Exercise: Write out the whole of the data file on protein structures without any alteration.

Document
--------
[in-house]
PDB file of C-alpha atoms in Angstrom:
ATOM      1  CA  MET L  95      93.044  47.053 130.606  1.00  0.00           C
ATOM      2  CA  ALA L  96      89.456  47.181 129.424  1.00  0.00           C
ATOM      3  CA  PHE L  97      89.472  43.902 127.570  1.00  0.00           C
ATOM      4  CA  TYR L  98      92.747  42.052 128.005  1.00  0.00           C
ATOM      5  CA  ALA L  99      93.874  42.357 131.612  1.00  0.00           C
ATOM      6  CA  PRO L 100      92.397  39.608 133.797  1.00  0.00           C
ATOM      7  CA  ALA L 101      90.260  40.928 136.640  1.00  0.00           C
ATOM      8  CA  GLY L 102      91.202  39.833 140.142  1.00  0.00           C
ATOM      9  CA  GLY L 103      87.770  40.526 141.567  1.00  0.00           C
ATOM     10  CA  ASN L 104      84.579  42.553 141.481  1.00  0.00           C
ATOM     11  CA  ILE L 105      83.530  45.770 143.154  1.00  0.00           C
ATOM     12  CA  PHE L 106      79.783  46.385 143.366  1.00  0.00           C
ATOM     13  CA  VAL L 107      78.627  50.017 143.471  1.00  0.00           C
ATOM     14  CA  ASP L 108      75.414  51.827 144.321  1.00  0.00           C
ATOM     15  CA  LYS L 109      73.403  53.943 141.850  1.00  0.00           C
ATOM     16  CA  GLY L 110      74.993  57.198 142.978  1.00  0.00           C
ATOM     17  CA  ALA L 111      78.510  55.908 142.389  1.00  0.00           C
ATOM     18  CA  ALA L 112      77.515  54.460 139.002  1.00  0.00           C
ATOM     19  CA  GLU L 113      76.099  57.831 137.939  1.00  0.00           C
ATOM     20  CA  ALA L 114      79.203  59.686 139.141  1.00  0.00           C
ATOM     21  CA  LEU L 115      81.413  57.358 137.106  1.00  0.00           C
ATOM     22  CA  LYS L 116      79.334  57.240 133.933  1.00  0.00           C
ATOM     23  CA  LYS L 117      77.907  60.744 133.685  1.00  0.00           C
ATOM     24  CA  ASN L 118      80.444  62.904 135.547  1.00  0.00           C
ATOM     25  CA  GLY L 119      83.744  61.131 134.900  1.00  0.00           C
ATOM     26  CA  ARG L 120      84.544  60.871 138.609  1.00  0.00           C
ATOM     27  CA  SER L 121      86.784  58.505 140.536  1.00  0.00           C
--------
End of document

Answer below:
[in-house]
PDB file of C-alpha atoms in Angstrom:
ATOM      1  CA  MET L  95      93.044  47.053 130.606  1.00  0.00           C
ATOM      2  CA  ALA L  96      89.456  47.181 129.424  1.00  0.00           C
ATOM      3  CA  PHE L  97      89.472  43.902 127.570  1.00  0.00           C
ATOM      4  CA  TYR L  98      92.747  42.052 128.005  1.00  0.00           C
ATOM      5  CA  ALA L  99      93.874  42.357 131.612  1.00  0.00           C
ATOM      6  CA  PRO L 100      92.397  39.608 133.797  1.00  0.00           C
ATOM      7  CA  ALA L 101      90.260  40.928 136.640  1.00  0.00           C
ATOM      8  CA  GLY L 102      91.202  39.833 140.142  1.00  0.00           C
ATOM      9  CA  GLY L 103      87.770  40.526 141.567  1.00  0.00           C
ATOM     10  CA  ASN L 104      84.579  42.553 141.481  1.00  0.00           C
ATOM     11  CA  ILE L 105      83.530  45.770 143.154  1.00  0.00           C
ATOM     12  CA  PHE L 106      79.783  46.385 143.366  1.00  0.00           C
ATOM     13  CA  VAL L 107      78.627  50.017 143.471  1.00  0.00           C
ATOM     14  CA  ASP L 108      75.414  51.827 144.321  1.00  0.00           C
ATOM     15  CA  LYS L 109      73.403  53.943 141.850  1.00  0.00           C
ATOM     16  CA  GLY L 110      74.993  57.198 142.978  1.00  0.00           C
ATOM     17  CA  ALA L 111      78.510  55.908 142.389  1.00  0.00           C
ATOM     18  CA  ALA L 112      77.515  54.460 139.002  1.00  0.00           C
ATOM     19  CA  GLU L 113      76.099  57.831 137.939  1.00  0.00           C
ATOM     20  CA  ALA L 114      79.203  59.686 139.141  1.00  0.00           C
ATOM     21  CA  LEU L 115      81.413  57.358 137.106  1.00  0.00           C
ATOM     22  CA  LYS L 116      79.334  57.240 133.933  1.00  0.00           C
ATOM     23  CA  LYS L 117      77.907  60.744 133.685  1.00  0.00           C
ATOM     24  CA  ASN L 118      80.444  62.904 135.547  1.00  0.00           C
ATOM     25  CA  GLY L 119      83.744  61.131 134.900  1.00  0.00           C
ATOM     26  CA  ARG L 120      84.544  60.871 138.609  1.00  0.00           C
ATOM     27  CA  SER L 121      86.784  58.505 140.536  1.00  0.00           C